Friday, February 16, 2018

Happy Chinese New Year, the Year of the Dog

Today is the first day of Chinese New Year, which this year is also Dog Year. Last night I went as usual to my friends to have dinner, but today it struck me how much the celebration of New Year has changed in the relatively short time since I came to Taiwan.

The New Year is not celebrated with the intensity and traditions it once had even a few years ago. One reason might be the banning of firecrackers as too dangerous. Before, midnight was thunderous with the noise of firecrackers (to scare bad luck away), and during the entire new year’s day, and even for a week,  there was a constant barrage. Now all is still, except for a rare pop here and they from someone intent on keeping the old traditions, or with a few leftover firecrackers.

Also, for at least a week all shops were closed and the streets were virtually empty. It was like a ghost town, but now many shops are open even on New Year’s Day, and there were quite a few people walking about, instead of spending time with their families and playing mah-jongg.  Many of my friends used to go to some other part of Taiwan for a week or two to visit family, but now they only go for a few days, if they leave at all. By Monday (since this is a weekend) I am sure that everything will be back to usual.

Another oddity is in New Year’s Greetings. There used to be a dozen or two to choose from, some of which were mentioned in the post on the tin house bank. It has even been a couple of years since I have heard the classic “Gong Xi Fa Cai” (congratulations and prosperity, in Mandarin), which has become archaic. Now all you hear, even to natives speaking to each other, at least in Taipei, is “Xin Nian Kuai Le” the literal translation of Happy New Year.

It is not unusual even to hear “Happy New Year” spoken in English between natives. Most people in Taiwan like to sprinkle some English around, the way English speakers once liked to toss in French phrases, for added cachet and élan (see!).

My selection of New Year Animals has to be somewhat skimpy this year, owing to a paucity (no pun intended) of real dogs in Chinese antiques, at least the ones I have collected. As has been touched on in the past, foo dogs (or fu dogs) are not dogs at all, but are actually lions. I have once or twice tried to look this up, but the etymology of the phrase seems lost in time. Perhaps the ‘foo’ is the same as the Chinese word meaning wealth or luck, but even that is uncertain, and it still leaves the dog part unexplained.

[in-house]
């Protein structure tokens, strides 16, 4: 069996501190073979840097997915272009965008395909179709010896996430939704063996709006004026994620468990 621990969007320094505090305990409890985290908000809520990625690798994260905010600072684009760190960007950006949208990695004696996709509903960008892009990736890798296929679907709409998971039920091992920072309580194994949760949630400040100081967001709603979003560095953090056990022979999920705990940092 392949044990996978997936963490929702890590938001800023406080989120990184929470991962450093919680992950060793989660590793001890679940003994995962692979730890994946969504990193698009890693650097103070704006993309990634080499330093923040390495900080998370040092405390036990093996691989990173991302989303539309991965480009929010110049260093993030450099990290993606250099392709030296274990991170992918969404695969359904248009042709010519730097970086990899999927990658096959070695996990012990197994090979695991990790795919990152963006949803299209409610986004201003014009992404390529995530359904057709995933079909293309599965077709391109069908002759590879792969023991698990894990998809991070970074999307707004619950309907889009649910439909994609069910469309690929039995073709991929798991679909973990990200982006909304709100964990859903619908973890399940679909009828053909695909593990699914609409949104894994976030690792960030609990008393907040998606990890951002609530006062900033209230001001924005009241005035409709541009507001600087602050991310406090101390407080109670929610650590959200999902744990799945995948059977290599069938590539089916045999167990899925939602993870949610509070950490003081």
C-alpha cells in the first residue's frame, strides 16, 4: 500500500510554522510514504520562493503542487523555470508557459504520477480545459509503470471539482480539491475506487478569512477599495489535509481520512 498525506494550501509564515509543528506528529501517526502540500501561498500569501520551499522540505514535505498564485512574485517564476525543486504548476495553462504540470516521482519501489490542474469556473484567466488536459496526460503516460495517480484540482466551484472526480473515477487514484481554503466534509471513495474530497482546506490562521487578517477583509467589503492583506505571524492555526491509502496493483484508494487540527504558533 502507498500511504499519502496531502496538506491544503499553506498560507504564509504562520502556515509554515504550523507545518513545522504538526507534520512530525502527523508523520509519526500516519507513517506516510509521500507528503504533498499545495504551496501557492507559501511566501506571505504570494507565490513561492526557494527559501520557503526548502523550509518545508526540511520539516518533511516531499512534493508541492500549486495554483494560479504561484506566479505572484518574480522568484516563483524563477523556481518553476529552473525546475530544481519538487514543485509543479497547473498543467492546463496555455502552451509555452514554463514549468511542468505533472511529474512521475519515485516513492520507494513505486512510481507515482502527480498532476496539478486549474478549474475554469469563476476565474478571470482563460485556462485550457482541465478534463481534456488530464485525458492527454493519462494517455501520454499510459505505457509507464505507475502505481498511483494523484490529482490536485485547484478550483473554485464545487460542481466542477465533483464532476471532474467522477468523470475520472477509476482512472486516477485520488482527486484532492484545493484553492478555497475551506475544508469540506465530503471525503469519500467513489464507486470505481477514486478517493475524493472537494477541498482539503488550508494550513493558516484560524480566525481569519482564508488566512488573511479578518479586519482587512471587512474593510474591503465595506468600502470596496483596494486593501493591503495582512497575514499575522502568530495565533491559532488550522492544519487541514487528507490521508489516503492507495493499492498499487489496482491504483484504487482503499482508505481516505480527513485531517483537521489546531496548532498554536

This small black and white ceramic dog, a charming little fellow, is however an unequivocal example. The black stripes might look more at home on a zebra, but since there is no Zebra Year, I have no hesitation in letting him be the mascot for Dog Year. Looking at it, it seems as though it might have been influenced by some of the Staffordshire ceramics from England, although a quick internet check failed to find any close parallels.

One problem with small Chinese animals is that they are often not identifiable with any degree of certainty. Take a look at this small pendant wooden case, with brass hardware, intended to be worn at the waist and perhaps for tobacco or snuff. The small animal splayed on the lid seems like it could be a dog, but this is far from certain. Let me know in the comments whether you think this is a dog or some other animal—fox?? weasel?? etc. I know that I should go after that dust with a toothbrush, but my policy with cleaning or fixing antiques is to go slowly. I imagine that in the future I will spiff this up a bit.




I deliberately withheld this wooden vinaigrette with a dog finial from the vinaigrette post, although it was visible in the group photo, because I knew that Dog Year was coming up. Almost always, an animal on top of the vinaigrette is a lion, of which many examples were shown in the earlier article. In fact, I think that this is the only animal-topped example I have seen that does not feature a lion.

This vinaigrette does seem somewhat later than the other ones—perhaps 1940’s, but that is only a vague guess. Sporting a dragon on each side, it could well have been made to celebrate some earlier Dog Year, or as a gift for someone who was a Dog, that is, born in a Dog Year. At any rate, the dog is boldly modeled, and I love the way his tongue sticks out!


Remember, this is only about 2 inches tall.


The narrow side features a coin and a connected-dot pattern; perhaps this is supposed to depict a dog constellation.


There are seasonal stores in Taiwan that at this time sell New Year decorations and merchandise. Unlike my antiques, almost anything dog-related is available, done up in the traditional red and gold. I bought a red plush dog wearing traditional brocade clothing and hat, for the same child who got the chicken last year.